This document contains a mixture of tools and equipment used throughout the space shuttle-based extravehicular activity (EVA) program. Promising items which have reached the prototype stage of development are also included, but should not be considered certified ready for flight. Each item is described with a photo, a written discussion, technical specifications, dimensional drawings, and points of contact for additional information. Numbers on the upper left-hand corner of each photo may be used to order specific pictures from NASA and contractor photo libraries. Points of contact were classified as either operational or technical. An operational contact is an engineer from JSC Mission Operations Directorate who is familiar with the basic function and on-orbit use of the tool. A technical contact would be the best source of detailed technical specifications and is typically the NASA subsystem manager. The technical information table for each item uses the following terms to describe the availability or status of each hardware item: Standard - Flown on every mission as standard manifest; Flight specific - Potentially available for flight, not flown every mission (flight certification cannot be guaranteed and recertification may be required); Reference only - Item no longer in active inventory or not recommended for future use, some items may be too application-specific for general use; and Developmental - In the prototype stage only and not yet available for flight. The current availability and certification of any flight-specific tool should be verified with the technical point of contact. Those tools built and fit checked for Hubble Space Telescope maintenance are program dedicated and are not available to other customers. Other customers may have identical tools built from the existing, already certified designs as an optional service.

  14. Power assist EVA glove development

    NASA Technical Reports Server (NTRS)

    Main, John A.; Peterson, Steven W.; Strauss, Alvin M.

    1992-01-01

    Structural modeling of the EVA glove indicates that flexibility in the metacarpophalangeal (MCP) joint can be improved by selectively lowering the elasticity of the glove fabric. Two strategies are used to accomplish this. One method uses coil springs on the back of the glove to carry the tension in the glove skin due to pressurization. These springs carry the loads normally borne by the glove fabric, but are more easily deformed. An active system was also designed for the same purpose and uses gas filled bladders attached to the back of the EVA glove that change the dimensions of the back of the glove and allow the glove to bend at the MCP joint, thus providing greater flexibility at this joint. A threshold control scheme was devised to control the action of the joint actuators. Input to the controller was provided by thin resistive pressure sensors placed between the hand and the pressurized glove. The pressure sensors consist of a layer of polyester film that has a thin layer of ink screened on the surface. The resistivity of the ink is pressure dependent, so an extremely thin pressure sensor can be fabricated by covering the ink patch with another layer of polyester film and measuring the changing resistance of the ink with a bridge circuit. In order to sense the force between the hand and the glove at the MCP joint, a sensor was placed on the palmar face of the middle finger. The resultant signal was used by the controller to decide whether to fill or exhaust the bladder actuators on the back of the glove. The information from the sensor can also be used to evaluate the effectiveness of a given control scheme or glove design since the magnitude of the measured pressures gives some idea of the torque required to bend a glove finger at the MCP joint. Tests of this actuator, sensor, and control system were conducted in an 57.2 kPa glove box by performing a series of 90 degree finger bends with a glove without an MCP joint assembly, a glove with the coil spring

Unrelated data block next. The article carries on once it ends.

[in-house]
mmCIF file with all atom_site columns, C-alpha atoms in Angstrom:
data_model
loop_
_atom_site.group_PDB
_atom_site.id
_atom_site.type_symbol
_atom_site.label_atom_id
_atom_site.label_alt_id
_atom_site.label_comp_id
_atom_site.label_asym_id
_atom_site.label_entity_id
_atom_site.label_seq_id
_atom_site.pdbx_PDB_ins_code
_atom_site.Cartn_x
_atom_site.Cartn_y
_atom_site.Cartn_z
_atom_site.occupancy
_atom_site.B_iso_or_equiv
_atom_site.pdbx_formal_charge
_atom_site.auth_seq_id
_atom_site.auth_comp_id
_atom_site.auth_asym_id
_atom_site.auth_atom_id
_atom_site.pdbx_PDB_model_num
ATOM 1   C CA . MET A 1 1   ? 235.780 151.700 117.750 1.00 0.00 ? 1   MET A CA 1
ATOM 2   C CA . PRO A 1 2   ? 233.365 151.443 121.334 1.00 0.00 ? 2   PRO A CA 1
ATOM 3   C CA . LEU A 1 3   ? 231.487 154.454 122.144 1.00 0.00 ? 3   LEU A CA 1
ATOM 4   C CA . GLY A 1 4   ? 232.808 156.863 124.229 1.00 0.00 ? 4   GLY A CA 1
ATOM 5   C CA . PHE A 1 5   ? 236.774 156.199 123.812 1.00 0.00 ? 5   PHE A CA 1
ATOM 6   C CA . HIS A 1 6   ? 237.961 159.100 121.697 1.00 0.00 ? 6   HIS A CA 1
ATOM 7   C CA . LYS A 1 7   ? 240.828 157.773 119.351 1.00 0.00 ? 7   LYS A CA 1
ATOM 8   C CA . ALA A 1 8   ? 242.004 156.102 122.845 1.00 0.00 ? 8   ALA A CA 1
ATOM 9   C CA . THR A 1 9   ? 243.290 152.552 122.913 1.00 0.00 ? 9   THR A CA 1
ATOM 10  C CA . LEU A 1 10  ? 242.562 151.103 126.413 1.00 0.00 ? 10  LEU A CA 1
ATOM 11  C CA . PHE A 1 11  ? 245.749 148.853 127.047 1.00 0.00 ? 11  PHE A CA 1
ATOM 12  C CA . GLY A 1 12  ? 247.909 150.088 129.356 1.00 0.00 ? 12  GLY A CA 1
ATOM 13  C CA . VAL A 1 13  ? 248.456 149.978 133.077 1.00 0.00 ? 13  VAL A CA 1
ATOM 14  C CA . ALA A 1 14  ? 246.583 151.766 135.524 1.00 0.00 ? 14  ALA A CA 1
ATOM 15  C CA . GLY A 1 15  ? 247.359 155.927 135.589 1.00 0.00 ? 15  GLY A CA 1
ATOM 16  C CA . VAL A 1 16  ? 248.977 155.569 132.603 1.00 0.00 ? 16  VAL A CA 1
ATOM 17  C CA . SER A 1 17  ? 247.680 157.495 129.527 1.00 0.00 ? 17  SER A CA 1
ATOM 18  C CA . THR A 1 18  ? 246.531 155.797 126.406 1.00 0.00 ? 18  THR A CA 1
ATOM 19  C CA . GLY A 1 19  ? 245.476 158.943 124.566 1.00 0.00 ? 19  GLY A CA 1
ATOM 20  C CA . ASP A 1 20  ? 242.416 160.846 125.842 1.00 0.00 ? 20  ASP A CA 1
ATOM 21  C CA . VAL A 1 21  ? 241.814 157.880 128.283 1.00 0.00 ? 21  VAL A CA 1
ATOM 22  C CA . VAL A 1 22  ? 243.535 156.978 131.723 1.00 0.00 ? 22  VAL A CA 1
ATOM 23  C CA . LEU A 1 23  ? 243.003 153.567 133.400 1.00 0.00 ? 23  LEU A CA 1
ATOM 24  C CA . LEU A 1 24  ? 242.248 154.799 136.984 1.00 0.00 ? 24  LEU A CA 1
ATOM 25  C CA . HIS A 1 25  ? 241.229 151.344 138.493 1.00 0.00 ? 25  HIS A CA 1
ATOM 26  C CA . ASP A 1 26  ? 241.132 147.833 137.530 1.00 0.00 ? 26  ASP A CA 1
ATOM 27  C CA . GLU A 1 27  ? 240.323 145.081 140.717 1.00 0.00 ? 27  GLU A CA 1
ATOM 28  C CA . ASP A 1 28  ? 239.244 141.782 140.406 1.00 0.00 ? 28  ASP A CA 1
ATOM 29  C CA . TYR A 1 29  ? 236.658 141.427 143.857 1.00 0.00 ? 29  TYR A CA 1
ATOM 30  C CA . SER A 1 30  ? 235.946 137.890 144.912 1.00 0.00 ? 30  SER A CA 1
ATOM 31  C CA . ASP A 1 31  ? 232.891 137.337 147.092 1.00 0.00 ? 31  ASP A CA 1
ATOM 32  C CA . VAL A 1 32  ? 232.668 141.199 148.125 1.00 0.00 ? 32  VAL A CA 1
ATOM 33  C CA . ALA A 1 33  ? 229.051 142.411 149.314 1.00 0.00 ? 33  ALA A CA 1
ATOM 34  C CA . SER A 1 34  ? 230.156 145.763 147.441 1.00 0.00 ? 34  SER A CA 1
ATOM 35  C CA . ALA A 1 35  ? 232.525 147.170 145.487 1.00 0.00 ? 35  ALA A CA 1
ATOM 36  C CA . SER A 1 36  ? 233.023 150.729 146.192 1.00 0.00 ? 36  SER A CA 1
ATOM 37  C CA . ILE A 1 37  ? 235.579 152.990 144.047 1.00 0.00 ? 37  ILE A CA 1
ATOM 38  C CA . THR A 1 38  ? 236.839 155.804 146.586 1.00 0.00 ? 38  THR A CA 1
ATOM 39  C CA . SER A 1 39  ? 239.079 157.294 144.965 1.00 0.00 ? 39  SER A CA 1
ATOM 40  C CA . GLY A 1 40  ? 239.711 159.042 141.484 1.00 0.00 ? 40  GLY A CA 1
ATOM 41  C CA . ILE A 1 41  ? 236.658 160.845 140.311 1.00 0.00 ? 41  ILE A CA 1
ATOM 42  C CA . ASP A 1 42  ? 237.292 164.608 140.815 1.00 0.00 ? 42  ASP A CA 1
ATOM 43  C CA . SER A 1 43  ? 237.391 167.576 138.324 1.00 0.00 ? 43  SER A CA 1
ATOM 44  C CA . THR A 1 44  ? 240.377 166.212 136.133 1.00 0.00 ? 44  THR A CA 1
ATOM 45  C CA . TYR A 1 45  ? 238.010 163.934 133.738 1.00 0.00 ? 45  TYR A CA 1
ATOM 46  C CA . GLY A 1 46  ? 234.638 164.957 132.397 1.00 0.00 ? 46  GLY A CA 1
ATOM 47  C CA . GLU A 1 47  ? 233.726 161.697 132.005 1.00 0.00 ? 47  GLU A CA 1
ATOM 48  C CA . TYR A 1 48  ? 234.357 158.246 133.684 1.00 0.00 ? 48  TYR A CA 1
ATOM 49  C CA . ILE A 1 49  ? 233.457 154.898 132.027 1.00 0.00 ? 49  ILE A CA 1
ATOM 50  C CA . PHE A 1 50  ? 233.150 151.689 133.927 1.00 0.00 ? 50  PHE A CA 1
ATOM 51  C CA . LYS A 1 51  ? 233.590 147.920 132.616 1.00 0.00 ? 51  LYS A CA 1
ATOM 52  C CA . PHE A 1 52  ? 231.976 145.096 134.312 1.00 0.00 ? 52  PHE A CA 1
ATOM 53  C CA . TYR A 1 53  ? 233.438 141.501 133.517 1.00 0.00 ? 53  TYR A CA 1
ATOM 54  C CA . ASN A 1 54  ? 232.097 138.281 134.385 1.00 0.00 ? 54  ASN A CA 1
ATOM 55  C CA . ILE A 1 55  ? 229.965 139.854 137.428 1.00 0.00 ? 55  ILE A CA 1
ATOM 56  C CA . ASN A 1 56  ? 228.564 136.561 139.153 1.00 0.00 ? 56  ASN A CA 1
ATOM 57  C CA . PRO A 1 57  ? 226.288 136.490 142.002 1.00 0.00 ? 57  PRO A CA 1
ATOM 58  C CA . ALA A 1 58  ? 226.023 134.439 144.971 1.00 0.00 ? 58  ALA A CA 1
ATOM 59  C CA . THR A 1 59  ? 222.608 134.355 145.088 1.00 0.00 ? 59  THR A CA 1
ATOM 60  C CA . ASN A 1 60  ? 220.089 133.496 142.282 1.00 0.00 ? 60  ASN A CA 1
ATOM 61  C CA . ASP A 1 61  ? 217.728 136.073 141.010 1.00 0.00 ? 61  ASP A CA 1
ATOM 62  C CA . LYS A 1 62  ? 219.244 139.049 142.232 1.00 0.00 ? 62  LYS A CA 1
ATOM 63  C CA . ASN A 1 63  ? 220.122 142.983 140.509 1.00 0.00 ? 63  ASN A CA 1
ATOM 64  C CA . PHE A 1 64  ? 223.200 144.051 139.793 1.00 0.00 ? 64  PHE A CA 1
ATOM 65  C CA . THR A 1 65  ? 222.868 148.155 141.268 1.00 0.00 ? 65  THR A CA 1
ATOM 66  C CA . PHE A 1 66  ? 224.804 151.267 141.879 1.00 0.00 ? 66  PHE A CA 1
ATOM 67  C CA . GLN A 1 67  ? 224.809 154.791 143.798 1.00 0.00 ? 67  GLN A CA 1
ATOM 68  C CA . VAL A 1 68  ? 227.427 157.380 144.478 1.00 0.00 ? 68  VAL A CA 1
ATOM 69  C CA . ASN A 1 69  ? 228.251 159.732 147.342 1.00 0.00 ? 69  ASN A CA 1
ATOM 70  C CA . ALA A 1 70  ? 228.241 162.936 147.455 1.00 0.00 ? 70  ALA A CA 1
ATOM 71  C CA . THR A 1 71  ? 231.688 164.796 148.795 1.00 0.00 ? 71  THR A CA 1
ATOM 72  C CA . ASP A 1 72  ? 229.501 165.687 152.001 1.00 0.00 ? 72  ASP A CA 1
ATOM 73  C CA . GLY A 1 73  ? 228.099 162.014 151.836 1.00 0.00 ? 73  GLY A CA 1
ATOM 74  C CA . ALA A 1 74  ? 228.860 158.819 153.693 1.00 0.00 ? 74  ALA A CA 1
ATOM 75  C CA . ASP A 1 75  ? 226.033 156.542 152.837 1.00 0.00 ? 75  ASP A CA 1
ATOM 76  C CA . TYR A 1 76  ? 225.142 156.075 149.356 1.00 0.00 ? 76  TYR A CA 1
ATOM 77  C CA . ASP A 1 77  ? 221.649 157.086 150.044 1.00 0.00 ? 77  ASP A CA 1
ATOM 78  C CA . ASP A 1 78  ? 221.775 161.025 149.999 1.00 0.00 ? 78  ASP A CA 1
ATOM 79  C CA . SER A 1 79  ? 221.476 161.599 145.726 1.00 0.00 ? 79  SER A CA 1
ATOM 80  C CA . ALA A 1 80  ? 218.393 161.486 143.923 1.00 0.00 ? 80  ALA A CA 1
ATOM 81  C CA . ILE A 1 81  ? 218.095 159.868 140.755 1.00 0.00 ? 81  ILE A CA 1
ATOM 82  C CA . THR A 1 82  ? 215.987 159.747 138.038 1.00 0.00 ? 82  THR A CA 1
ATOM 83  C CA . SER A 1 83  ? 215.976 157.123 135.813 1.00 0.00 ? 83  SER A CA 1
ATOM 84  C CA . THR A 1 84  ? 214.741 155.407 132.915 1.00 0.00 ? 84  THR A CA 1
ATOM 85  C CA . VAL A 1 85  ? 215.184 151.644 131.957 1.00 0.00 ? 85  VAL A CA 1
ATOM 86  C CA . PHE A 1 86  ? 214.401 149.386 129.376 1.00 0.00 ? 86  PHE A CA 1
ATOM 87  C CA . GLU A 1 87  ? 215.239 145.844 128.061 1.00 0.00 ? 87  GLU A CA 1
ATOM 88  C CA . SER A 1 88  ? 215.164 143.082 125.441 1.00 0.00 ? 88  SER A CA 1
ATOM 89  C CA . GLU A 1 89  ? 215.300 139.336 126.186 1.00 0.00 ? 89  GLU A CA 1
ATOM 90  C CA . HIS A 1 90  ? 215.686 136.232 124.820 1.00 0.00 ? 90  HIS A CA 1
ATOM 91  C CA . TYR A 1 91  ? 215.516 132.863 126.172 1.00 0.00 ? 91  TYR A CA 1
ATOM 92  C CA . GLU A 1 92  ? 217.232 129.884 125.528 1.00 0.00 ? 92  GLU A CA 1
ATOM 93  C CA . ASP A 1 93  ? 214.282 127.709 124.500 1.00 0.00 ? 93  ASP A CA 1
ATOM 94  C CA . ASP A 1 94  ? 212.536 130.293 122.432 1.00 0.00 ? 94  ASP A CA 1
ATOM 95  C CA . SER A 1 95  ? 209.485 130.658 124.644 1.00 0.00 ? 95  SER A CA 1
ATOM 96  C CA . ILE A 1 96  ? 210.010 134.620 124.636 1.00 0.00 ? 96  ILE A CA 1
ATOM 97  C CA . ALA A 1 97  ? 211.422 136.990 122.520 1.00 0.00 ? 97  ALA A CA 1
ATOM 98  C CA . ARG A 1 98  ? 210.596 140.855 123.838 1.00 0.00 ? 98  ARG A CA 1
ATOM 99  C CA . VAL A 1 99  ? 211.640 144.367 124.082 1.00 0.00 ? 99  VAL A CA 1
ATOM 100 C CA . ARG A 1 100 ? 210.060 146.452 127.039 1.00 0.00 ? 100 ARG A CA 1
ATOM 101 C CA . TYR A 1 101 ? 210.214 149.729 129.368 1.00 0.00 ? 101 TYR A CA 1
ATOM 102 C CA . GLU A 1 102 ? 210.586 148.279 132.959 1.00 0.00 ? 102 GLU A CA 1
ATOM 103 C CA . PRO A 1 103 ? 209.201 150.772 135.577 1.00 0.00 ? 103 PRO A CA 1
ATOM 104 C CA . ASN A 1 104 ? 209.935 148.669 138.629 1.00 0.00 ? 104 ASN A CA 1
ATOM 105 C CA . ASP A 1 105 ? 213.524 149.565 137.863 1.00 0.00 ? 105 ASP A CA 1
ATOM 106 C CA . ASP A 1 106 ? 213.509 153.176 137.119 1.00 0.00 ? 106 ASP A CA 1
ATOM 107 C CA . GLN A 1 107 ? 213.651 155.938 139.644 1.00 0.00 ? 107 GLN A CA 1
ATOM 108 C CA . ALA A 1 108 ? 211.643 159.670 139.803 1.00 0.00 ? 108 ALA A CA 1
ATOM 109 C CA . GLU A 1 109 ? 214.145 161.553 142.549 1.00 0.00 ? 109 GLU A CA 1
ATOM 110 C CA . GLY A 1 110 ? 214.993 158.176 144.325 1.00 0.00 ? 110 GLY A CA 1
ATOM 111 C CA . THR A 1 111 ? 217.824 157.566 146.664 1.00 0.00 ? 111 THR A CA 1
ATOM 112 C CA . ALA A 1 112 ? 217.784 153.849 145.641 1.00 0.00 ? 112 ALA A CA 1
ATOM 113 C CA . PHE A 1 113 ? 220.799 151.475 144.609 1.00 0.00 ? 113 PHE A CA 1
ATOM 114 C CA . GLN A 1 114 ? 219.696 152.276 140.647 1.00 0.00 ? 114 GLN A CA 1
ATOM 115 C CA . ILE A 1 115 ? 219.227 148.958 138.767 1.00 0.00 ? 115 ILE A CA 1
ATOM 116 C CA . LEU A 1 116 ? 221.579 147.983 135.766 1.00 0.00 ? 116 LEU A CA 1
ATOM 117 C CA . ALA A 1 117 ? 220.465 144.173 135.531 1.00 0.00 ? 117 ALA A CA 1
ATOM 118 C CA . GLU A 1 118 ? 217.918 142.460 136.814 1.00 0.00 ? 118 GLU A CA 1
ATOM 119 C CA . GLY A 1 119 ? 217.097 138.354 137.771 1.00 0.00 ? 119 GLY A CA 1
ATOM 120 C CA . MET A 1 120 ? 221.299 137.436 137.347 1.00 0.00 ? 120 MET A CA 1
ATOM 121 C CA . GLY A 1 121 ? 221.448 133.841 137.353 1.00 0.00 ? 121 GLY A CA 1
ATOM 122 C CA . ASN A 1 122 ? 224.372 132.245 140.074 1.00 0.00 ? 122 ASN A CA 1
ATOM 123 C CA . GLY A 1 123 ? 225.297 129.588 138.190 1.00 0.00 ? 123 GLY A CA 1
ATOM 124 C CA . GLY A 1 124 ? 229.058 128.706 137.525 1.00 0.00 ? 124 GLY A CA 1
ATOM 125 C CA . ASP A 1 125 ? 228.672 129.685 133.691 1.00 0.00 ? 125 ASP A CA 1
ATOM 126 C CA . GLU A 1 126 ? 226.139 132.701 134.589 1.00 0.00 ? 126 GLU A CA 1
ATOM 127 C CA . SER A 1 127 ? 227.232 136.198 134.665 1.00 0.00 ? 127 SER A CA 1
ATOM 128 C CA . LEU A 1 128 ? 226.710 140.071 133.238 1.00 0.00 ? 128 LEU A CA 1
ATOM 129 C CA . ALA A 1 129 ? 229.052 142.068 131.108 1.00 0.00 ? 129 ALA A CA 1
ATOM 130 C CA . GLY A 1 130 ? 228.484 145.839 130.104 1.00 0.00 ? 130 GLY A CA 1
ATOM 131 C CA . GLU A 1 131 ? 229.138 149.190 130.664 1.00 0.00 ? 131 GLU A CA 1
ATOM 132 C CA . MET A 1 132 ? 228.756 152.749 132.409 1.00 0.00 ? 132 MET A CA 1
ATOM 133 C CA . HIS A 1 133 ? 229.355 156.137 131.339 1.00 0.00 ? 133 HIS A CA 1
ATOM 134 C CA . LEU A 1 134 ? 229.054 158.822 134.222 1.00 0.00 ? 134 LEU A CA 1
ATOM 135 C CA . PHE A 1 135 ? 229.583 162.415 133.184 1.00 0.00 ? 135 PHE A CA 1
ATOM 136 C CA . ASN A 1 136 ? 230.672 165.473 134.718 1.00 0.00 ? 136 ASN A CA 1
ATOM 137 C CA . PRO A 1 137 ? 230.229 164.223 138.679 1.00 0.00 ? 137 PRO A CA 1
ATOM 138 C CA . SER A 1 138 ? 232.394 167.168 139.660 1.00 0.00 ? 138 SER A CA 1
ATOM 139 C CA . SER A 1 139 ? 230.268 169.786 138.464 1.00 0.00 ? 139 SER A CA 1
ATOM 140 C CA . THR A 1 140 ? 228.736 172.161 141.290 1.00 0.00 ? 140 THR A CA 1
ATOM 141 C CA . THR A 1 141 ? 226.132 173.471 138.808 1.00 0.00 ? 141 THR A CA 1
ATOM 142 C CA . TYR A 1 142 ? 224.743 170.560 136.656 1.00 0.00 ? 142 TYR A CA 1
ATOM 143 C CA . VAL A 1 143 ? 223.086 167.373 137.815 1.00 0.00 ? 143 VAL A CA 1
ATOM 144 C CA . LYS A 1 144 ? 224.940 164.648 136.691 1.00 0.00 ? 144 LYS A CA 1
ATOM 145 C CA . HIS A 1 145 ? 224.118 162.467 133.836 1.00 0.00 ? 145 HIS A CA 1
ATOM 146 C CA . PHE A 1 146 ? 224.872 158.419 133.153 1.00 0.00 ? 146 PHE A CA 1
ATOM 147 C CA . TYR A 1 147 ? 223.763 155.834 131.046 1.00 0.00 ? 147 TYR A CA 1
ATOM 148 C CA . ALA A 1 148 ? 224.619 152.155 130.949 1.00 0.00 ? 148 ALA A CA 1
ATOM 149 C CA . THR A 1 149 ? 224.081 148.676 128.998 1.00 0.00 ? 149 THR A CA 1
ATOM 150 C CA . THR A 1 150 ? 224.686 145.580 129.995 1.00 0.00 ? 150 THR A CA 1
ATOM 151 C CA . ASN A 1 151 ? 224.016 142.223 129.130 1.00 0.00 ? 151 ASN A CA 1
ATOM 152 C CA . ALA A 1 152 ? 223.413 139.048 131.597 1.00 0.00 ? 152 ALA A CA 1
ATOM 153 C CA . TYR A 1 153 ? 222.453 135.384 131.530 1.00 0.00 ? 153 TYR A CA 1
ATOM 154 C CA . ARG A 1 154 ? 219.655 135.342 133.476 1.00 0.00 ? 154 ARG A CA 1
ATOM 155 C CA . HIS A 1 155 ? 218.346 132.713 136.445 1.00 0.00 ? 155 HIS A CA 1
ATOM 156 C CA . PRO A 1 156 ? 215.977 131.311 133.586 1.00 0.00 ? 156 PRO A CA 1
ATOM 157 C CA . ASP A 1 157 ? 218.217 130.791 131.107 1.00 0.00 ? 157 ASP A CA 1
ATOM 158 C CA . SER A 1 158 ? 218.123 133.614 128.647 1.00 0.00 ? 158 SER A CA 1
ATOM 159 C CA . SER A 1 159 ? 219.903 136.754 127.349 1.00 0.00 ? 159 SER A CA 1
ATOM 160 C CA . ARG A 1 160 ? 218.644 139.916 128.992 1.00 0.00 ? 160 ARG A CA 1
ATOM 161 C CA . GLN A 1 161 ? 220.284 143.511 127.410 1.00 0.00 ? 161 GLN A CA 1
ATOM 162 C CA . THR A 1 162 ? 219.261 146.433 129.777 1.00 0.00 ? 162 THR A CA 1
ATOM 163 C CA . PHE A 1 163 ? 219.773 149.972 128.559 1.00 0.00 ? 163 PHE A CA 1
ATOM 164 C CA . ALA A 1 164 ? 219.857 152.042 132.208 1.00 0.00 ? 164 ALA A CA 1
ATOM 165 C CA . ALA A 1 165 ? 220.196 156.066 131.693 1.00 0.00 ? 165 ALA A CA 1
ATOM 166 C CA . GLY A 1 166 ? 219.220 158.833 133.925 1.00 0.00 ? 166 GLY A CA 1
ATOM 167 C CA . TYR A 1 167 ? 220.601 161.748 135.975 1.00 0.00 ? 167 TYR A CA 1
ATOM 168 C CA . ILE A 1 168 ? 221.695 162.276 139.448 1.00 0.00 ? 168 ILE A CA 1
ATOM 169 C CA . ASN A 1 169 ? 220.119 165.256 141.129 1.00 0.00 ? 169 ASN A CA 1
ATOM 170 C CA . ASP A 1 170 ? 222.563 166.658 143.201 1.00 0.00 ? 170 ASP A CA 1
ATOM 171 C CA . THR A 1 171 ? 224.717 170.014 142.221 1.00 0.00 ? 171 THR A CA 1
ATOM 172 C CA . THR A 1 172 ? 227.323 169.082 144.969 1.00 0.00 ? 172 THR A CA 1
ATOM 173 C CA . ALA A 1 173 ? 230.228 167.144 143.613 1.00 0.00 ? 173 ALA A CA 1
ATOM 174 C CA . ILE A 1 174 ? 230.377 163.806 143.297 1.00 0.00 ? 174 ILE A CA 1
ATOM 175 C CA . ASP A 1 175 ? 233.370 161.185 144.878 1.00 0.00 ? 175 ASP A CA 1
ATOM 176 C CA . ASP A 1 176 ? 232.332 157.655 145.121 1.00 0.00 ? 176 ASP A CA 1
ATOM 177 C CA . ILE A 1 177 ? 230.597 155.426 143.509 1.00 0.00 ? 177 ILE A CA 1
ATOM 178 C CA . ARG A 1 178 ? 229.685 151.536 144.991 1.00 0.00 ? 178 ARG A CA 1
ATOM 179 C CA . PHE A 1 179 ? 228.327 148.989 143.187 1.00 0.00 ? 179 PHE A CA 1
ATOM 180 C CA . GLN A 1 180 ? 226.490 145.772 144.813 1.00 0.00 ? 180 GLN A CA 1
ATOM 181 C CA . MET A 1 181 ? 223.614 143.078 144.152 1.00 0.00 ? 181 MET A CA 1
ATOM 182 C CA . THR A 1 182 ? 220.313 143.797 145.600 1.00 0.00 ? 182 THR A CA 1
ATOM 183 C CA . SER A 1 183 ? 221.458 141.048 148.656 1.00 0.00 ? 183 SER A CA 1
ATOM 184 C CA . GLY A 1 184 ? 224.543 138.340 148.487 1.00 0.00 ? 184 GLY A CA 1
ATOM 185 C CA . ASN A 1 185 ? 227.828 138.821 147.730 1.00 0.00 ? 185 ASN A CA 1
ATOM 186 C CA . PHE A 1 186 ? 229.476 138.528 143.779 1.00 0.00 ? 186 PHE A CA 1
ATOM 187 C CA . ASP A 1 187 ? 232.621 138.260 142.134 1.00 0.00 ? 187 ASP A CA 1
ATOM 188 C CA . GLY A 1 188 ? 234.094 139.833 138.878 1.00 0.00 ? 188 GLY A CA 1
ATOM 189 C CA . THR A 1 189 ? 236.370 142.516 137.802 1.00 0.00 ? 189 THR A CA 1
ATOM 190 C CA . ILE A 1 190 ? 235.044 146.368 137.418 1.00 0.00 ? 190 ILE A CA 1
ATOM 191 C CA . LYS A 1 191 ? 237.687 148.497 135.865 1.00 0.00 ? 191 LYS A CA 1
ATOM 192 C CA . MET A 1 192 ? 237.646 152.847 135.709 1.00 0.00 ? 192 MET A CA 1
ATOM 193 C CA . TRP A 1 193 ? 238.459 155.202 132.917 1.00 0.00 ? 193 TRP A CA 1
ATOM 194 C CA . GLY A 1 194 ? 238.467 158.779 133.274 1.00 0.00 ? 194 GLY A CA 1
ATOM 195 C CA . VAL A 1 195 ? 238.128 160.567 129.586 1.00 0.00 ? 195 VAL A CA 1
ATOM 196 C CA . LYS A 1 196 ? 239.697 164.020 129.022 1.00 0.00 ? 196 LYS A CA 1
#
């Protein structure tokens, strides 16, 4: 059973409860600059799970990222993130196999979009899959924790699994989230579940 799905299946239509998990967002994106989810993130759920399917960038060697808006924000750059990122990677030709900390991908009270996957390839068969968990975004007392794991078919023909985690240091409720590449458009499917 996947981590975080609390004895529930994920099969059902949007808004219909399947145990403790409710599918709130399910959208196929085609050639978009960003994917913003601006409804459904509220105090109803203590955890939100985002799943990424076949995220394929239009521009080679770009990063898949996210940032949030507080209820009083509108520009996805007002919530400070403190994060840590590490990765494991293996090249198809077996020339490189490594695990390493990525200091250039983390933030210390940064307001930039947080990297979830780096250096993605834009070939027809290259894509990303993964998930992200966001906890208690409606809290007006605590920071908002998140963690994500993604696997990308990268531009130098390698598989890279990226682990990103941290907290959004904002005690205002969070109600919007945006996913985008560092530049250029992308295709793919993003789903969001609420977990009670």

15. Acaba during STS-119 Extravehicular Activity (EVA) 3

    NASA Image and Video Library

    2009-03-23

    ISS018-E-042502 (23 March 2009) --- Astronaut Joseph Acaba, STS-119 mission specialist, participates in the mission's third scheduled session of extravehicular activity (EVA) as construction and maintenance continue on the International Space Station. During the six-hour, 27-minute spacewalk, Acaba and Richard Arnold (out of frame), mission specialist, helped robotic arm operators relocate the Crew Equipment Translation Aid (CETA) cart from the Port 1 to Starboard 1 truss segment, installed a new coupler on the CETA cart, lubricated snares on the "B" end of the space station's robotic arm and performed a few "get ahead" tasks.

  16. STS-119 Extravehicular Activity (EVA) 3 Clean-Up OPS

    NASA Image and Video Library

    2009-03-23

    S119-E-007154 (23 March 2009) --- Astronaut Joseph Acaba, STS-119 mission specialist, participates in the mission's third scheduled session of extravehicular activity (EVA) as construction and maintenance continue on the International Space Station. During the six-hour, 27-minute spacewalk, Acaba and Richard Arnold (out of frame), mission specialist, helped robotic arm operators relocate the Crew Equipment Translation Aid (CETA) cart from the Port 1 to Starboard 1 truss segment, installed a new coupler on the CETA cart, lubricated snares on the "B" end of the space station's robotic arm and performed a few "get ahead" tasks.

  17. STS-119 Extravehicular Activity (EVA) 3 Clean-Up OPS

    NASA Image and Video Library

    2009-03-23